Tesla Model 3 review – interior and tech
An example of extreme minimalism, it will work for some and not for others, but it’s definitely interesting
The Model 3’s interior is perhaps the single biggest area where Tesla makes its non-traditional rivals feel behind the curve. The interior layout is beyond simple, even austere to some, but beyond the lack of physical controls, it’s the digital interfaces that shape the way you interact with it. All minor controls, and we mean all of them, are bundled into one interface on that crisp, glossy infotainment screen. Now before you bemoan our usual death-of-the-button monologue, the Model 3 is different, as like no other car its user interface is fast, responsive and intelligently designed enough not to be an issue.
In the same way it only took a couple of days to get used to your first iPhone, so too the Tesla’s interface takes little time to become second nature. Things such as the mirror controls, seat placement and ventilation are all automated to the specific driver depending on the selected driver profile, meaning it rarely requires any adjustment, even if someone else has been in the car before you. The sheer real estate on screen also allows you to see everything you could want or need at the same time, making the default on-screen map less of a hindrance and more akin to a handily placed passenger. Any car-related information is separated into a column close to the driver, and rather than feeling like your essential information is placed on an infotainment screen away from your line of sight, it instead sits just within your peripheral in a big and clear font.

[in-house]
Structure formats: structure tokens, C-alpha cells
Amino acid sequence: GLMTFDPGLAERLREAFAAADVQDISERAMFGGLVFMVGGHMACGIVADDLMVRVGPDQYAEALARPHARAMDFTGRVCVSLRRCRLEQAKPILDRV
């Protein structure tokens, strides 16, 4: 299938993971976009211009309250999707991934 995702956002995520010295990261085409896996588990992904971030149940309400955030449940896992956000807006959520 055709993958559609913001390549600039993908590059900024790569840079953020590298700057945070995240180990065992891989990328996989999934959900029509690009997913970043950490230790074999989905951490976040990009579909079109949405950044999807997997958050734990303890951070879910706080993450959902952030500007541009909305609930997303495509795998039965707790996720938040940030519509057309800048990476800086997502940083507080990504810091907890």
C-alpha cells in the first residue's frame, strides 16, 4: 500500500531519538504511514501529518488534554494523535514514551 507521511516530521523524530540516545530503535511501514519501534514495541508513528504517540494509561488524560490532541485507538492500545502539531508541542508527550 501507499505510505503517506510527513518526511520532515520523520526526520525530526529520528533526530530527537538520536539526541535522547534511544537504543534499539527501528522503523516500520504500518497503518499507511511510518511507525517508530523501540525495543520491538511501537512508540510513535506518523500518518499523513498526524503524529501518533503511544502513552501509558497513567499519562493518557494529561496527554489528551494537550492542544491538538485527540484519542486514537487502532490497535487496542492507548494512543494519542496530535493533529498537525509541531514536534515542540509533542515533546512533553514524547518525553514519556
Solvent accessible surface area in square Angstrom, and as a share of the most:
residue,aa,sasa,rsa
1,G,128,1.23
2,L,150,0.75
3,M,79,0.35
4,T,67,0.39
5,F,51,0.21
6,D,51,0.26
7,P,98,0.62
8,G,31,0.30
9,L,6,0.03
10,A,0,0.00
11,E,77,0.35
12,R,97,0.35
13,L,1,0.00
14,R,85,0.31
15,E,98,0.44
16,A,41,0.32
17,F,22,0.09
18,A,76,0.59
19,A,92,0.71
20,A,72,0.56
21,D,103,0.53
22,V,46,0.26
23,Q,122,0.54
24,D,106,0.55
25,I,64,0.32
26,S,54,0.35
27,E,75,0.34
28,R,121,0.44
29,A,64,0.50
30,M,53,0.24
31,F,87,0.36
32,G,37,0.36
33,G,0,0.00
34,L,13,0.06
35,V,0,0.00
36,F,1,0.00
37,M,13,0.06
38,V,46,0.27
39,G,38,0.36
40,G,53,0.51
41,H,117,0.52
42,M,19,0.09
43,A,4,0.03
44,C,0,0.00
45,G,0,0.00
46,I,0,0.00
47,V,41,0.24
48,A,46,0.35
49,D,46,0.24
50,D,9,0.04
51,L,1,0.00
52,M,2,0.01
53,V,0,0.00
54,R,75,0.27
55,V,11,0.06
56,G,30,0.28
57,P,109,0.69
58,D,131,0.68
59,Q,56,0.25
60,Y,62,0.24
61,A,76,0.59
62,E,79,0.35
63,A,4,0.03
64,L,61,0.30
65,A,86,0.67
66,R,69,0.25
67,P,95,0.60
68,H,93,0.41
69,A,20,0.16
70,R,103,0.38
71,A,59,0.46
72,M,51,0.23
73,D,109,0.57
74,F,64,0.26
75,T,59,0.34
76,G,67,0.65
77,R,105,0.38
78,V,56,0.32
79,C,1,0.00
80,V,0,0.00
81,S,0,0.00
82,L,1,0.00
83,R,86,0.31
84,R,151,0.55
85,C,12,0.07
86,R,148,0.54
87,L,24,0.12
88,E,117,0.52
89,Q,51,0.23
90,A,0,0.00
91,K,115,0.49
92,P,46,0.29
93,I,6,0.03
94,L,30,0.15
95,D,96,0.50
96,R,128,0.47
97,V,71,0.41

What this does is unlock the interior’s real party piece, with utterly fantastic front visibility due to the lack of obstructions and its very low scuttle. It really is an almost panoramic view down the nose of the car, something augmented by the large front window glass. All models also come with a glazed roof, made up of an unusual combination of a large single-pane rear windscreen that runs right up to the centre beam of the roof and a second piece of glass then fills in the gap to the header rail and front windscreen, leaving a cabin that feels open and luxurious with light.
All is not perfect, though. The seats are completely support-free and feel typically American soft and squishy, while some of the plastics are quite harsh. Not everyone will immediately gel with the minimalist aesthetic, but like the powertrain Tesla pioneered, so too will this style of interior soon find itself being emulated, if not replicated throughout the industry. Just look at the new Golf.